• Karen Gregory

OVERCOMING PROCRASTINATION


Self-awareness is important in life, but one of the hardest things I find to admit about myself is that I procrastinate. It feels so negative. But, if I’m being honest with myself (and through this blog also honest with you) then I am here to profess, “I procrastinate!” My challenge is overcoming procrastination. My goal in this blog is to throw some tips your way on overcoming procrastination with the hope that you’ll throw some tips in our direction to help our LIA readers. Sounds like we all win in that scenario!


I have been throwing around the idea of writing about procrastination for several months now. What has stopped me up until now has been that overcoming procrastination is not always as easy as the common advice issued:


1. Break the task into smaller pieces and tackle one small piece at a time.

2. Schedule the task.

3. Do what you least like doing first, then move onto the things you like to do.


Blah, blah, blah, right?


And, the most common excuse for procrastination? The one that we all use:


1. I have time.


Until we don’t have time.


In life and in leadership we have to be true to our word. We have to do what we say we are going to do (or what we are charged with doing). And we have to do it by the time we say we will have it done. We have to finish what we start - by the time we say we will have it finished. We must be known as a finisher. We must be known as someone who can be counted on. Those attributes will take you further in life and in your career than most other attributes a person has. So, let’s get to work!


BREAKING DOWN THE FIRST THREE STEPS IN OVERCOMING PROCRASTINATION


First, you have to recognize and admit you are procrastinating. We hide procrastination in statements like: “I’ve got too much on my plate.” “This or that was more pressing.” “As soon as this is done I can work on that.” “I can’t get started until so and so gives me this or that.” There are too many excuses we give ourselves. Be self-aware enough and be honest enough with yourself to recognize your procrastination, then care enough about yourself to commit to pushing yourself when you see you are procrastinating.


Second, determine why you procrastinate. Procrastination can feel like a negative term, because it oftentimes is mistaken for laziness. The very definition of laziness is idleness or an unwillingness to act. If in your self-awareness stage you find that you are truly falling into the definition of laziness, then you have bigger problems than procrastination. (You can stop reading here if you are in this “laziness” category – give us a call. You have other fish to fry before you focus on procrastination.)


Procrastination is generally an active process. You are putting off one task in order to do (active) another task. The real question is why? Do you find it boring? Is this something you need additional training on? Is it intimidating? Do you not fully understand what is required in the task? Once you can answer the “why” in procrastination you can begin the process of overcoming procrastination. Second step again: Find the why.


The third step is to develop a plan to overcome procrastination. That plan will be different for each person, and probably different for each reason we procrastinate.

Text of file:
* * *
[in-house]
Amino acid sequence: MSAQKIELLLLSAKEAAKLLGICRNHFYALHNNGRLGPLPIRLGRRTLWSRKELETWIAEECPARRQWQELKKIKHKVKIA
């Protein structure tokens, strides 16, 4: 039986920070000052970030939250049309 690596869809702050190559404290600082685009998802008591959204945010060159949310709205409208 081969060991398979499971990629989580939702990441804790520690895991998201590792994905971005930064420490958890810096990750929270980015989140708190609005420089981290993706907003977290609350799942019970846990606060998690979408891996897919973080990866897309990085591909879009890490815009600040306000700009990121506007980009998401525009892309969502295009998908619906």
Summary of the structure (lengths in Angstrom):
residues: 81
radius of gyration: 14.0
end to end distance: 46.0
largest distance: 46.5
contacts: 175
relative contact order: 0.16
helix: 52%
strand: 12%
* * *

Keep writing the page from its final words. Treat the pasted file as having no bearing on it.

TIPS FOR OVERCOMING PROCRASTINATION


Remember, what works for one person or situation may not work for all people or situations. Here are seven (lucky seven) strategies for overcoming procrastination.


1. Disengage your emotional “but I don’t want to” brain and engage your logical brain. Take the first step of getting the task started (force yourself if you must). Oftentimes once you get started you will see some progress and be motivated to finish the task.


2. Instead of focusing on the negative of the task (boring, intimidation, lack of knowledge) focus on the positive – what you are learning through the process, your increased skill level, or your contribution to team. Find the value in what you are doing.


3. Disconnect from all things electronic. Electronic devices, email, social media, or telephone calls are all interruptions and all fall into the category of excuses we give ourselves to not finish a task, especially a task we don’t particularly enjoy. Disconnect and get to work.


4. Find an accountability partner. Ask someone to check in on you. If someone is checking in you’ll want to report progress.


5. Change your internal rhetoric. Too often we internally build something up bigger than it really is. Watch your self-talk. Keep it positive (refer back to #2) – find the good and build on that.


6. Once you have finished the task – because there’s never really an excuse not to finish something you say you will do – so, again, once you finish the task consider whether this is something that can be delegated in the future. Is this a task that can grow someone else? Is this something that would be an energizing task for someone else? If the answer is yes, then you might want to consider delegation in the future.


7. Don’t make excuses for yourself. If you are charged with a task then do the task. Decide what you want to be known for. Someone that can be counted on or someone that drops the ball?


Every task isn’t the dream task. Every work day isn’t fun-filled. But, each day we decide who we want to be and what we want to be known for. Be the person that does what you say you will do (or at the very least accomplishes what you have been charged to do) – and in a way that makes you proud.


Now it’s your turn. How do you get back on track when you find yourself procrastinating?